Emerging Approaches: Pancreatic Cancer Systemic Therapy - Episode 9

The Future of Pancreatic Cancer Treatment


Tanios Bekaii-Saab, MD: Exciting times for pancreas cancer, I think there’s a lot of activity ongoing with a number of agents that are in phase III, a number of them actually moving into phase II, and then eventually to phase III. Immune therapy as we know is one of the most exciting fields in oncology. It has significant limitations though when it comes to pancreas cancer. Pancreas cancers tends to be this very cold tumor, very protective of its environment, full of immunosuppressive elements. Just excludes all these good cells, puts them outside.

So PD-1 [programmed cell death protein 1] inhibitors have not had any success except in that small subset of MSI [microsatellite instability]-high patients. For 99.5% of the patients, there does not seem to be much of a benefit from PD-1 inhibitors. There’s a study that reported on gemcitabine/nab-paclitaxel, and nivolumab. The study was not randomized but just looking historically at the results, it doesn’t seem to move the needle one bit. So I don’t think that’s the way to go for us.

Now, here’s the good news. That doesn’t mean immune therapy is dead in pancreas cancer, it’s just we have to be more intelligent, smarter about how we target the cancer cells. So one of the worst elements in pancreas cancer are those macrophages. Those tumor-associated macrophages that are just bad. They exclude good cells. I essentially induce a lot of bad stuff into the cancer cells.

So if we can shift the balance, the good macrophages that are outside, the bad macrophages that are inside, and there are strategies like CSF1R [colony stimulating factor 1 receptor] inhibitors and others that shift the balance. They enhance the good. They suppress the bad. Guess what happens then? Then PD-1 inhibitors may become active. And we have a study that suggested the combination of the 2 can induce responses.

So we see that. There are a lot of other ways to manipulate the immune system and these are underway. So I’m hopeful that there will be a role for immune therapies in select patients, but I don’t think it’s PD-1 except if you have MSI-high.

A number of other strategies are being built towards the future. We talked about the stem cell inhibitor, napabucasin with gemcitabine/nab-paclitaxel. A large study, CanStem111P, which will complete early this quarter, and hopefully we’ll have some reporting out by the end of the year. This was based on very promising early phase Ib study with almost 50% to 60% response rate and some CRs [complete responses] in a disease where we rarely see that with napabucasin and chemotherapy.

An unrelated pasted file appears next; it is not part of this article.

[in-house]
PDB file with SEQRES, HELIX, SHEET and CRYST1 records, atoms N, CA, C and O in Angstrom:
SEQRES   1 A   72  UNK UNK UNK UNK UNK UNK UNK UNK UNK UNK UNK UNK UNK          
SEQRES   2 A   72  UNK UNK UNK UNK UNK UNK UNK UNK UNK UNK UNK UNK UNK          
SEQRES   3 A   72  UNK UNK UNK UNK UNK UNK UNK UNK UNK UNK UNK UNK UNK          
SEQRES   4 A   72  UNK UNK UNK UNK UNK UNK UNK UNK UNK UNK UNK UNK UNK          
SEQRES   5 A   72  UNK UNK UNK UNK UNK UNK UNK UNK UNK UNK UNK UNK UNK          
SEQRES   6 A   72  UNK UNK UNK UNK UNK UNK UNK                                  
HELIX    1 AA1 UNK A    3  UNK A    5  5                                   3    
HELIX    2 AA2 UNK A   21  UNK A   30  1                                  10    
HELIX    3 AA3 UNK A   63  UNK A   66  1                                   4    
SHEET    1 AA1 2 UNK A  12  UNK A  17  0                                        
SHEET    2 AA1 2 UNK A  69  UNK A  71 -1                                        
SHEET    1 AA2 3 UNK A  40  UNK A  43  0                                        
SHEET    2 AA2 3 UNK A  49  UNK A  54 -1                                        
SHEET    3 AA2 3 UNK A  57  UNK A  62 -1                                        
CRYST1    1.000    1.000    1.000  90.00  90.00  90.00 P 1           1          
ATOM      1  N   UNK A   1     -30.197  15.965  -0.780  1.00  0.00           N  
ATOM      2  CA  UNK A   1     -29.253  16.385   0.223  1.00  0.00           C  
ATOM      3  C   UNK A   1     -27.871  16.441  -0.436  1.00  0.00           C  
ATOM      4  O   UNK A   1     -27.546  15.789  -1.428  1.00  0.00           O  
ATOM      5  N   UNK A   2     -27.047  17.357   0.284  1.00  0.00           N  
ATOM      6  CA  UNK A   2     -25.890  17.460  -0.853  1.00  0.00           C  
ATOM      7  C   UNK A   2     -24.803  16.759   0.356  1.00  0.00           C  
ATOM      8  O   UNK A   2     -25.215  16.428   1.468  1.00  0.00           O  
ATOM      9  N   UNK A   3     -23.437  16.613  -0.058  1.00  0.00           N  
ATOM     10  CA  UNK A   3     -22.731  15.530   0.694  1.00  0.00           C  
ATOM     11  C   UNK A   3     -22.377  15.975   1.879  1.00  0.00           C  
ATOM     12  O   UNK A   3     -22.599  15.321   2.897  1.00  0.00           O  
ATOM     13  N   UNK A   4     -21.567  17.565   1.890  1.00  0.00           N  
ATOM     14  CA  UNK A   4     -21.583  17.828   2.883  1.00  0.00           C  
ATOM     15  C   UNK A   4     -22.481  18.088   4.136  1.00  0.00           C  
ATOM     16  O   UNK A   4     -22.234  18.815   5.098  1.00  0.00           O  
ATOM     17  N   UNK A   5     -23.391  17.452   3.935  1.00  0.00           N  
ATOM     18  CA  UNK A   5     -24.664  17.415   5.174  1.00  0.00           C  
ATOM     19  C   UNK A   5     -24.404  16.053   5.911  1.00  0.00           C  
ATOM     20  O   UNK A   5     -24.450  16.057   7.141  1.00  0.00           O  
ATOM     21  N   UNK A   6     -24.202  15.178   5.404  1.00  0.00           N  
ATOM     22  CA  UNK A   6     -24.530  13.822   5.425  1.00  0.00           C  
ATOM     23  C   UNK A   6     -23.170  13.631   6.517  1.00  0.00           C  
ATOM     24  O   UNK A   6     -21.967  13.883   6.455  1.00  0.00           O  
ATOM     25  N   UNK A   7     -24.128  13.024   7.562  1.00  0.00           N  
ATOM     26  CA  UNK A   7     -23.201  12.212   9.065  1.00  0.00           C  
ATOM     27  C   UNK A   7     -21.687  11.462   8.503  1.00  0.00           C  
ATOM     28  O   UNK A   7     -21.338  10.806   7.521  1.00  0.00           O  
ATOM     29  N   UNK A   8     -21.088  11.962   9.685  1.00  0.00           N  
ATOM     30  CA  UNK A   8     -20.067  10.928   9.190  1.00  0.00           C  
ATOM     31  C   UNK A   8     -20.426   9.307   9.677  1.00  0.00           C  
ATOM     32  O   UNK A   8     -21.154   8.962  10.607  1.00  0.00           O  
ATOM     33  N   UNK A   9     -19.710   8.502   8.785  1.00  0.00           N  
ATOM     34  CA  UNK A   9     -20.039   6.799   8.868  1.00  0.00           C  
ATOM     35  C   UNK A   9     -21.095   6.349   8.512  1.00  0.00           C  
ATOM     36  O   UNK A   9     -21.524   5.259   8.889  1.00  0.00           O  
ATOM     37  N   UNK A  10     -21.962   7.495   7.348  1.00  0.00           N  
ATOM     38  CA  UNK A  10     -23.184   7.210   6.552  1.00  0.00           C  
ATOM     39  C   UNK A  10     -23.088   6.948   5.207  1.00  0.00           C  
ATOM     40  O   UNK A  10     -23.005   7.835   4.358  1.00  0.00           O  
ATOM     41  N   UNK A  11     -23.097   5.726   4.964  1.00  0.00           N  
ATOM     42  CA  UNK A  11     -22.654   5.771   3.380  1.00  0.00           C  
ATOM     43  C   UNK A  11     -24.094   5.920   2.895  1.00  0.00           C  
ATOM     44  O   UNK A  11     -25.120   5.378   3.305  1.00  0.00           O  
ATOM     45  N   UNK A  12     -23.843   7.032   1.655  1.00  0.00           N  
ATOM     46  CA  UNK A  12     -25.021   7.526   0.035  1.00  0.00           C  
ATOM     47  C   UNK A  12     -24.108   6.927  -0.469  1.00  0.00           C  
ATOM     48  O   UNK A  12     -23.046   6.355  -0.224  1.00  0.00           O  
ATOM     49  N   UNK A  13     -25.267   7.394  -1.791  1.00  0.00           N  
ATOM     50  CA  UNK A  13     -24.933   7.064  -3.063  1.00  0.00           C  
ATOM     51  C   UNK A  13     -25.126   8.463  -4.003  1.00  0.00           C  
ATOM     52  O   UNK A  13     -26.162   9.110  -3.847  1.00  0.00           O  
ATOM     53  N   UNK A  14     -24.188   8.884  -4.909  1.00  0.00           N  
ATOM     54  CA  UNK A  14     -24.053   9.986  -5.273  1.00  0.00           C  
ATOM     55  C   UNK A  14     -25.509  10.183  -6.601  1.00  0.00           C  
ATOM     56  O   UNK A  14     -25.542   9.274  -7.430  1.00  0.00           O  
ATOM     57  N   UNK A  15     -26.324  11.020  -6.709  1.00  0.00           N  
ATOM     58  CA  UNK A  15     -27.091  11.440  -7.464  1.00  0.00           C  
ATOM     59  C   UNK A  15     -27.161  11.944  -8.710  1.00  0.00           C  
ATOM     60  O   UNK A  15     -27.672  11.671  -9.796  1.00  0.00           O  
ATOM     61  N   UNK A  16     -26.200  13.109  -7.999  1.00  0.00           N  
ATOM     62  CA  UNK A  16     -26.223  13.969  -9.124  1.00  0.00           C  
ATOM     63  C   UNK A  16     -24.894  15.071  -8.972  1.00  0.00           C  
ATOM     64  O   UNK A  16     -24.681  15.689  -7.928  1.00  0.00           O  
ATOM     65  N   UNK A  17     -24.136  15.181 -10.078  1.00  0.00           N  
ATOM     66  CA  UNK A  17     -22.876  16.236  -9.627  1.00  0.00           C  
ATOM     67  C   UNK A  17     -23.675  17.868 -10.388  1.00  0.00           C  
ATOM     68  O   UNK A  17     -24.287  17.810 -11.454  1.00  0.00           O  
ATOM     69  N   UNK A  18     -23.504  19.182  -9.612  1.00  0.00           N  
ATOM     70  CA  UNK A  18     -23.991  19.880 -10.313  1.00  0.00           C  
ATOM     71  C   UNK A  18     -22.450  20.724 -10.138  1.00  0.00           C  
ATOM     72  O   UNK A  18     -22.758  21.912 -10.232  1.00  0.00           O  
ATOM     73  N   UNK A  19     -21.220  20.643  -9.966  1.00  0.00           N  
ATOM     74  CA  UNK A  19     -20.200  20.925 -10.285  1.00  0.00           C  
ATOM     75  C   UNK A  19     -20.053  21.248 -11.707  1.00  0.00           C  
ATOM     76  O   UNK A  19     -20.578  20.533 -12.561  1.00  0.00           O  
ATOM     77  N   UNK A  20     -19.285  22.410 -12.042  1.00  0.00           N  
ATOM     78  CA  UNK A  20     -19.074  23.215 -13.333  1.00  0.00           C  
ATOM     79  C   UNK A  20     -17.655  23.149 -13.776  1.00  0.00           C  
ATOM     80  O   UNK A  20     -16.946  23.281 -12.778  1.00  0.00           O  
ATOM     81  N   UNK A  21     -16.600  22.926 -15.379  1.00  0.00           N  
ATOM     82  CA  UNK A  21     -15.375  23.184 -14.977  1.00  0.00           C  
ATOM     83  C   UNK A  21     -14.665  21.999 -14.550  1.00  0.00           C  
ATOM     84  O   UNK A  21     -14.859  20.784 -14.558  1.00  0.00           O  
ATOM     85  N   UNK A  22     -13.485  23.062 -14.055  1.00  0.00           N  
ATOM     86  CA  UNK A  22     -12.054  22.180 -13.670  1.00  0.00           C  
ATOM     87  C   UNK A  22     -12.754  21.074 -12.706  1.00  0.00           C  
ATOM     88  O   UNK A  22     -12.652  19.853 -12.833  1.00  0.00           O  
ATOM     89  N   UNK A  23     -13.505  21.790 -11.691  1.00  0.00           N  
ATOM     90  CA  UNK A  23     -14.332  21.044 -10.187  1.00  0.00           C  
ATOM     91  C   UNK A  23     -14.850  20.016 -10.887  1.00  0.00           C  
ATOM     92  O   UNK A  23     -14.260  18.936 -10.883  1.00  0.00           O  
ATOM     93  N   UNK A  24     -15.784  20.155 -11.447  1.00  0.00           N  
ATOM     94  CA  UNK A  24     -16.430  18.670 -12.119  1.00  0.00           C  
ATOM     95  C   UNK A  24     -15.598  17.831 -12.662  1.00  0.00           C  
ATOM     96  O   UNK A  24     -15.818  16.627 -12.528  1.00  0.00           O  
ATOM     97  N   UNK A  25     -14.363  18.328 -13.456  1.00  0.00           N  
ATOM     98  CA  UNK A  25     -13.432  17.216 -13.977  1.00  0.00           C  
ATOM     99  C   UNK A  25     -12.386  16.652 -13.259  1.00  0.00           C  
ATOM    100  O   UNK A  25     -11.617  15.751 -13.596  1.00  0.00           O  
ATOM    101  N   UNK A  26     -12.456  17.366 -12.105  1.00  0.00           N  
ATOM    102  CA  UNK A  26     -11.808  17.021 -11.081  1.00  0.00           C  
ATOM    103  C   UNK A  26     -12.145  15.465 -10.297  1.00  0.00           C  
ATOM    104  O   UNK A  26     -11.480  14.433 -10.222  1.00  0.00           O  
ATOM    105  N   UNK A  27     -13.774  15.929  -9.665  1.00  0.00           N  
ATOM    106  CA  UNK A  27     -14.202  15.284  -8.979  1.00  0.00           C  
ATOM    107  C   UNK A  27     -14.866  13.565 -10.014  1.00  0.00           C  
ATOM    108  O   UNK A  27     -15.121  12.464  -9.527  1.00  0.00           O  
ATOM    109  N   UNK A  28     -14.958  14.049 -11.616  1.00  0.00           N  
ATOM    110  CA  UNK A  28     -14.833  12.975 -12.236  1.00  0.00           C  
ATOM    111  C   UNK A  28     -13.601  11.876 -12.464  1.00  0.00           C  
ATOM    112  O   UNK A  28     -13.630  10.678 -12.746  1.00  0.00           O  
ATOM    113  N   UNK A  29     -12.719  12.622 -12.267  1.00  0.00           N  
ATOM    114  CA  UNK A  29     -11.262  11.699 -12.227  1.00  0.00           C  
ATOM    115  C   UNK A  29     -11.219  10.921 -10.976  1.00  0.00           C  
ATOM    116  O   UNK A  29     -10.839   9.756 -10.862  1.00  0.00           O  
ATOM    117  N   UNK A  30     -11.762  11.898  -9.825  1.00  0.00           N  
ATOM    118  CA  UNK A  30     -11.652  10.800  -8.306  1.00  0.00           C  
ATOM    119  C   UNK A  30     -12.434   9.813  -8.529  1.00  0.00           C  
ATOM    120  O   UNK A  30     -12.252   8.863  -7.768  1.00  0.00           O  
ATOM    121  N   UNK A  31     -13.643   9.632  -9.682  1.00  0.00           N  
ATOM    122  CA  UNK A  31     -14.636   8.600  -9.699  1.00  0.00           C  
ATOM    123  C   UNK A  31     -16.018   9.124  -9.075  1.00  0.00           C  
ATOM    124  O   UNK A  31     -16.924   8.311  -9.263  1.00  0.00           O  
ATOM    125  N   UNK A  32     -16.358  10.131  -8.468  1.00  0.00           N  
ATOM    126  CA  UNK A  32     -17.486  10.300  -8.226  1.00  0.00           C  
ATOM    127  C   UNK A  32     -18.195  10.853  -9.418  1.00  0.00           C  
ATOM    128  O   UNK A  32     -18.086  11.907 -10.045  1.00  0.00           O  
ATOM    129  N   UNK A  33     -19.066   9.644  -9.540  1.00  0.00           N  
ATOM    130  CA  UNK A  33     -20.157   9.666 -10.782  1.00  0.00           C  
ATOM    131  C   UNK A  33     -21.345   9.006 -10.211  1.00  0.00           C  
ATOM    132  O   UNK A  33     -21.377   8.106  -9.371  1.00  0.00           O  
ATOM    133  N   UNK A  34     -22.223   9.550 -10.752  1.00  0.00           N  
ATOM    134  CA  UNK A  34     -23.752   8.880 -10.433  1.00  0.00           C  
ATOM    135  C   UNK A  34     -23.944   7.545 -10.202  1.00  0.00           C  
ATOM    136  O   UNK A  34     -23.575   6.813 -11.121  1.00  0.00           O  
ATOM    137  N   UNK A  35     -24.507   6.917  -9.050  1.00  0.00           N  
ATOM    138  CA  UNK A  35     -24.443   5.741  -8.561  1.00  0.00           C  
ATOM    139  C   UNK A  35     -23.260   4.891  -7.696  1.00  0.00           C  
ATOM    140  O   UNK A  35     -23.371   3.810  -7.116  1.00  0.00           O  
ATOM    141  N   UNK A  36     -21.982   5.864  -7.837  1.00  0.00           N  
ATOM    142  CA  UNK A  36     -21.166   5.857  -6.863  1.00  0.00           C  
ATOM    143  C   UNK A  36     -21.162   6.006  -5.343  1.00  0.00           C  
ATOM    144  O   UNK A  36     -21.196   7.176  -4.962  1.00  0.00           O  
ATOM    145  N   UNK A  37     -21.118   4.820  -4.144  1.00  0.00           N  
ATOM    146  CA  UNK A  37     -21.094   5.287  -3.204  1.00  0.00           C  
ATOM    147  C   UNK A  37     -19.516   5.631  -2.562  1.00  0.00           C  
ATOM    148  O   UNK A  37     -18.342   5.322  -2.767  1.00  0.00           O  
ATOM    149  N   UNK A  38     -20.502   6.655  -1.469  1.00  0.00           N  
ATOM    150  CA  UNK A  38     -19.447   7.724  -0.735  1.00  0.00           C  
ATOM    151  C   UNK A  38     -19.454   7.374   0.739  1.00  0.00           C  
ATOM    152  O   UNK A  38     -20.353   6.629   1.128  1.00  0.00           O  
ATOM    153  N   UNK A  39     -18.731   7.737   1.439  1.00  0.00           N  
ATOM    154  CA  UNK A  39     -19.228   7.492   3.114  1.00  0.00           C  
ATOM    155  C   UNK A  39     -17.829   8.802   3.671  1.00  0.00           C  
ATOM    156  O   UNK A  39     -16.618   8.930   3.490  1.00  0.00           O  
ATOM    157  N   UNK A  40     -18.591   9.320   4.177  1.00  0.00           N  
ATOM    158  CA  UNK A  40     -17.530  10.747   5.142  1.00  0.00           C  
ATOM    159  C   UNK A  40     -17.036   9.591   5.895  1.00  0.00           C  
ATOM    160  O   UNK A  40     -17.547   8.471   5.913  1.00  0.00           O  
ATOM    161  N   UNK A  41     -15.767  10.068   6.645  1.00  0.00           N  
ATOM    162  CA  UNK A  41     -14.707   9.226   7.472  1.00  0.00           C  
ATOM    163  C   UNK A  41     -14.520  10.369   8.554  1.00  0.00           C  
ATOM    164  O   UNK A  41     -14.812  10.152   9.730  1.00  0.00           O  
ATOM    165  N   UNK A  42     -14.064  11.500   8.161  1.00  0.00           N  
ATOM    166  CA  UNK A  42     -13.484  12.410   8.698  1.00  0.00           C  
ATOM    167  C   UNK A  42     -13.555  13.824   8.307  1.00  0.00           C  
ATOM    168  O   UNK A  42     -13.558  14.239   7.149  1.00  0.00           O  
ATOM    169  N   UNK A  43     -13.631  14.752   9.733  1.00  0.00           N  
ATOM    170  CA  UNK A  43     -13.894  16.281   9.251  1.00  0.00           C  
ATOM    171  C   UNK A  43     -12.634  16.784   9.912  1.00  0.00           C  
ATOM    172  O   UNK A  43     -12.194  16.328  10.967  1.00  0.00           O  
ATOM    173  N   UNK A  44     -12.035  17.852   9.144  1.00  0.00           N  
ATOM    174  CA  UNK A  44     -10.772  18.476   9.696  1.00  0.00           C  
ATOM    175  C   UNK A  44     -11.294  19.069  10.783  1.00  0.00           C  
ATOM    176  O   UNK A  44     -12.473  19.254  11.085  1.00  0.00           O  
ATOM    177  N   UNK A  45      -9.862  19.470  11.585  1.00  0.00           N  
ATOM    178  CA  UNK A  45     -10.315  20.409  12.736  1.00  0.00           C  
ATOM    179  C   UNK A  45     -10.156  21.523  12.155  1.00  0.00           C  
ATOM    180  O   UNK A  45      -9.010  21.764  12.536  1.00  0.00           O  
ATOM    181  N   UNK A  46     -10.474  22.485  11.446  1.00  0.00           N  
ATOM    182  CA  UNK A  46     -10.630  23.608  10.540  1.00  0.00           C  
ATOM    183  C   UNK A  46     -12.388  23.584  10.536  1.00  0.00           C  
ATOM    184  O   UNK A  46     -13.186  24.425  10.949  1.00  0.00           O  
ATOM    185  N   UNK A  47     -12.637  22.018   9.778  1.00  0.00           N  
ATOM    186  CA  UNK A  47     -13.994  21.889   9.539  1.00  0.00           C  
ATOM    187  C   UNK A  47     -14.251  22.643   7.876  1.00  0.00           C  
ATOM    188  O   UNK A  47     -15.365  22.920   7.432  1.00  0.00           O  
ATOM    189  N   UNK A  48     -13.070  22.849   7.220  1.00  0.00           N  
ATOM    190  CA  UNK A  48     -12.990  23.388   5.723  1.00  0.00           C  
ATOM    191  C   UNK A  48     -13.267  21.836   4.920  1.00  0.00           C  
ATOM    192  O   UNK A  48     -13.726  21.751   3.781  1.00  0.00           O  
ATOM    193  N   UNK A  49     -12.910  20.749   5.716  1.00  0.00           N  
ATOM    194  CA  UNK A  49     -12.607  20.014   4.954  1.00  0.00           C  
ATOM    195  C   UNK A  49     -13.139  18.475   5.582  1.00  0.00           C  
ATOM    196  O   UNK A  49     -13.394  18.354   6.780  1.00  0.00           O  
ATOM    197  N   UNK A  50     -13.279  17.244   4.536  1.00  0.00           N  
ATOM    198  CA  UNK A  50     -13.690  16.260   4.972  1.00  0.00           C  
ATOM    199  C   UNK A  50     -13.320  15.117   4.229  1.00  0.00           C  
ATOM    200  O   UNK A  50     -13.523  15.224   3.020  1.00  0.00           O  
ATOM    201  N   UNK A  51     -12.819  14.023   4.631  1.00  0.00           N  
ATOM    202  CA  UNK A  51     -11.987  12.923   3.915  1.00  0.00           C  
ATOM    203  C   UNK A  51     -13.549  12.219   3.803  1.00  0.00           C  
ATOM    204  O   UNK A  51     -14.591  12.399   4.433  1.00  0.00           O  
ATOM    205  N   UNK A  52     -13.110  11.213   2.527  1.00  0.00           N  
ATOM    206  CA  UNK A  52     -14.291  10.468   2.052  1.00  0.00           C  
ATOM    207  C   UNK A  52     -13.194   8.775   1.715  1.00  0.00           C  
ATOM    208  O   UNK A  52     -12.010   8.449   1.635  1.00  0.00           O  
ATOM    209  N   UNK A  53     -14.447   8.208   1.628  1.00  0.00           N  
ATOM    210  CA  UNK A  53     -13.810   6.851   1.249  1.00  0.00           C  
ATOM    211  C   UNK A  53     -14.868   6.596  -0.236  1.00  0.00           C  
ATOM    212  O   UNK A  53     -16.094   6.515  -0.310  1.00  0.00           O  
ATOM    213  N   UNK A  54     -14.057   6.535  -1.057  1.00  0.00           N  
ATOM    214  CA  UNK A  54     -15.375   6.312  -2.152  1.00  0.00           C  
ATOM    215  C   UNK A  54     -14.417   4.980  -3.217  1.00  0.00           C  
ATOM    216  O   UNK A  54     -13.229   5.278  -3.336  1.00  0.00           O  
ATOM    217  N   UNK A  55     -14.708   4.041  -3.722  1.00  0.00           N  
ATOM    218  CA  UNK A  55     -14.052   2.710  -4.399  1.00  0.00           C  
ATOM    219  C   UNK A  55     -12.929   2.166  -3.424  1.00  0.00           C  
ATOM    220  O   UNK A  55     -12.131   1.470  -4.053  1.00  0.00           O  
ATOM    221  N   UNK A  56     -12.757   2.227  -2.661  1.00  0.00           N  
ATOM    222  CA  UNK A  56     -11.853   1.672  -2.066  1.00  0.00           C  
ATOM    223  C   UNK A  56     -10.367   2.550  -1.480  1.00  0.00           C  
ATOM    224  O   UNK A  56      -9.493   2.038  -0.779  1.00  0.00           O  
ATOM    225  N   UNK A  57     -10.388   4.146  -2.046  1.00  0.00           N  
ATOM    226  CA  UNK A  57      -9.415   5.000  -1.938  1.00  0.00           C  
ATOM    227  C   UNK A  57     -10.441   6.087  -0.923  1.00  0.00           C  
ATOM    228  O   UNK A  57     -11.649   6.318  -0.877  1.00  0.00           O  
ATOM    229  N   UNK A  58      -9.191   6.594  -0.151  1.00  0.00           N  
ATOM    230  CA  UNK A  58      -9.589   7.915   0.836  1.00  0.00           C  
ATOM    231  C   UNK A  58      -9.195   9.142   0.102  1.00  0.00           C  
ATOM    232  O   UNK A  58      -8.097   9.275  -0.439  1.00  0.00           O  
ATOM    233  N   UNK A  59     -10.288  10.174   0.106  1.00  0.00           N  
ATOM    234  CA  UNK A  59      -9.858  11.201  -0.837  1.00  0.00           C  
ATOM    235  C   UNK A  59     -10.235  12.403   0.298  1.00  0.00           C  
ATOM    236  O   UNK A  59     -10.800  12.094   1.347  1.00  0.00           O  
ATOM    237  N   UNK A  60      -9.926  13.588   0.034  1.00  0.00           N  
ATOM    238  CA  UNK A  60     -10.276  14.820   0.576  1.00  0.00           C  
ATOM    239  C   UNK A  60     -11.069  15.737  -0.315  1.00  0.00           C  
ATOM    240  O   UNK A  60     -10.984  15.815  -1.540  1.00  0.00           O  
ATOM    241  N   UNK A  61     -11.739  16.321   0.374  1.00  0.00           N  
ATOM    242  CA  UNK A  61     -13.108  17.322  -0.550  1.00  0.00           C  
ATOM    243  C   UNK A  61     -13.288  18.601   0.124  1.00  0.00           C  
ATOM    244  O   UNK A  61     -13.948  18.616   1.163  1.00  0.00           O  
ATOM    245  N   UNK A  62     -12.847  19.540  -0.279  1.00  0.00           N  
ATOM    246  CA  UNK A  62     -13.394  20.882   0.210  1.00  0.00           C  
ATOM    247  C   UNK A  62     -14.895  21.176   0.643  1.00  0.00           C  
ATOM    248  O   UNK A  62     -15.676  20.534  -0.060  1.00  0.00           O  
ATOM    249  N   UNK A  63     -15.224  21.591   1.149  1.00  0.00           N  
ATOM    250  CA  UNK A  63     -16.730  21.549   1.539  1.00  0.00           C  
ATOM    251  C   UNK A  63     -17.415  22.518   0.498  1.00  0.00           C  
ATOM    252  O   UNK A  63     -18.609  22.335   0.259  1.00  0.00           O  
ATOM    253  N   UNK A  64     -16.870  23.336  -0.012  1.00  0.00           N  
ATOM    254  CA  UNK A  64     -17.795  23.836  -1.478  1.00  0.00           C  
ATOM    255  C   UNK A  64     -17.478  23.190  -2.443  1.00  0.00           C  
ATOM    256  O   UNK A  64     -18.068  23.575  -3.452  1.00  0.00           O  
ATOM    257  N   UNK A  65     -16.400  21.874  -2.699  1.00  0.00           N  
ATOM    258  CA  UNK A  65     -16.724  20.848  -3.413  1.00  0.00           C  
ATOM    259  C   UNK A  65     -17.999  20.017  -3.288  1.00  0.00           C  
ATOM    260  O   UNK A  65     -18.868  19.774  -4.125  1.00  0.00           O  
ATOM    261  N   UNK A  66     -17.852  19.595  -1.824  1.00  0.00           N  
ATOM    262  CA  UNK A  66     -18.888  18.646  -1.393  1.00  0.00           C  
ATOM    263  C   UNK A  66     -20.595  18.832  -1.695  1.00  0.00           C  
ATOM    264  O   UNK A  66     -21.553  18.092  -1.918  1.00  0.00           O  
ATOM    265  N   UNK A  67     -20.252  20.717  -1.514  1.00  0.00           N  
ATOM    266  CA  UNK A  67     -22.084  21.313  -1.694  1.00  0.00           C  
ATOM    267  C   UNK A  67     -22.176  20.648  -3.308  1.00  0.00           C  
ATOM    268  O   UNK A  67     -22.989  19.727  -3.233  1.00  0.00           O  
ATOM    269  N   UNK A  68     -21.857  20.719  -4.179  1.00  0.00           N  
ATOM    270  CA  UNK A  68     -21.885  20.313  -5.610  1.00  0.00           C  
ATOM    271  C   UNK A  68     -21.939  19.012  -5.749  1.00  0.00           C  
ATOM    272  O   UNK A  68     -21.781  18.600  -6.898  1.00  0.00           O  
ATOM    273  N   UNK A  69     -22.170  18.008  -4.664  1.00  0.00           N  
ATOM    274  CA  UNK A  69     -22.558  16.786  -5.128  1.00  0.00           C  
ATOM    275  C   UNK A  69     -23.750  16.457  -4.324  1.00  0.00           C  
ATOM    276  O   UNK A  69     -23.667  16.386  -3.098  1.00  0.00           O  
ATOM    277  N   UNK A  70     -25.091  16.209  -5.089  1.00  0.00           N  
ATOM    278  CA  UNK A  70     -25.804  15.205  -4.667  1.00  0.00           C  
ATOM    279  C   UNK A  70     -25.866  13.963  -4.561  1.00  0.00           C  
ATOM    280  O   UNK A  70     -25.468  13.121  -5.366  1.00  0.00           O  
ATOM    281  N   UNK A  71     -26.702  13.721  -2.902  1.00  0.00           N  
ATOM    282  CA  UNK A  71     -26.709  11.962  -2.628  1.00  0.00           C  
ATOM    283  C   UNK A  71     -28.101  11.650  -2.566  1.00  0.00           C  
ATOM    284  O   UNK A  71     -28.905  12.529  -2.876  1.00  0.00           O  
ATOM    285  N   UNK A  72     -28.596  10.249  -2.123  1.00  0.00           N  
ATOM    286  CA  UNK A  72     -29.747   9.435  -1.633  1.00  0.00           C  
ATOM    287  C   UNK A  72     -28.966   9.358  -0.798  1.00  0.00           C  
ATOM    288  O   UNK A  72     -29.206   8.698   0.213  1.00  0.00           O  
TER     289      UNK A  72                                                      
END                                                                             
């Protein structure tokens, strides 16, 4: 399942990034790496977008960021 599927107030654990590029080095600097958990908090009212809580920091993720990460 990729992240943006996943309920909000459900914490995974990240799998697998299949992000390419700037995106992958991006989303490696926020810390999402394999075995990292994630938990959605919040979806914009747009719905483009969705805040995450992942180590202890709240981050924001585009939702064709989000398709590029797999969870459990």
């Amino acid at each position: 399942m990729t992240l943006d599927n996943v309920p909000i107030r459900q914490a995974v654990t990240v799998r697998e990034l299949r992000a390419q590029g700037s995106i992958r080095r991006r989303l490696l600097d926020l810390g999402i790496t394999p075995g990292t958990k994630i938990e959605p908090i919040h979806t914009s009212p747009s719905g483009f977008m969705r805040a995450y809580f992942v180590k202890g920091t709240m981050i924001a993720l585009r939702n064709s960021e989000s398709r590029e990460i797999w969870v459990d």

So that’s an exciting study that we’re looking forward to the results. The other study is with PEGPH20 and gemcitabine/nab-paclitaxel versus standard in high hyaluronic acid patients. So selected for the target. This study was based on some results that sound promising from a phase II randomized study, although we had a big hiccup with a SWOG [Cancer Research Network] study with FOLFIRINOX [fluorouracil/irinotecan/oxaliplatin] that showed a detriment with PEGPH20. So I’m a little bit lukewarm about this, but ultimately the phase III study hopefully will show us results one way or the other. But that’s another potential option. And then we have this whole discussion around BRCA and DDR [DNA damage response] and what do we do.

What we’re looking forward to is a lot of good results coming through from phase III trials. The POLO study will report; we’ll understand about the role of PARP [poly ADP ribose polymerase] inhibitors as maintenance in BRCA. We’ll also learn more about whether the field is moving forward in this whole group of patients that may be eligible for PARP inhibitors, for FOLFIRINOX, and then moving forward with immune therapy. So a very complex landscape that’s forming around us, in a good way.

We also have a large effort that’s being led by Mike Pishvaian, MD, PhD, and by PANCAN [Pancreatic Cancer Action Network] as well that combined are trying to break down pancreas cancer into multiple buckets and target these different buckets at a time where we never thought we’d be able to do that pancreas cancer.

Very exciting time, and I think the light at the end of tunnel is starting to actually shine closer and closer.

Davendra Sohal, MD, MPH: The key areas of research at this time and to evolve over the next 3 to 5 years in pancreatic cancer are, in the resectable setting, the use of neoadjuvant therapies. In the metastatic setting, the use of frontline regimens followed by maintenance therapy, followed by sequencing, how best to achieve that. Just like colon cancer, how could we extract the maximum mileage out of the drugs we have for metastatic pancreatic cancer? Number 3 would be the role of genes, whether somatic genes to allow treatment delineation such as microsatellite instability, such as a BRCA-ness phenomenon. And then in the germline setting, how to incorporate genetic counseling and genetic testing for all patients with pancreatic cancer, despite limited resources, because that can make a significant difference for the patients as well as their family members. So those are the key areas of research that are ongoing and will hopefully lead to further progress.

Transcript Edited for Clarity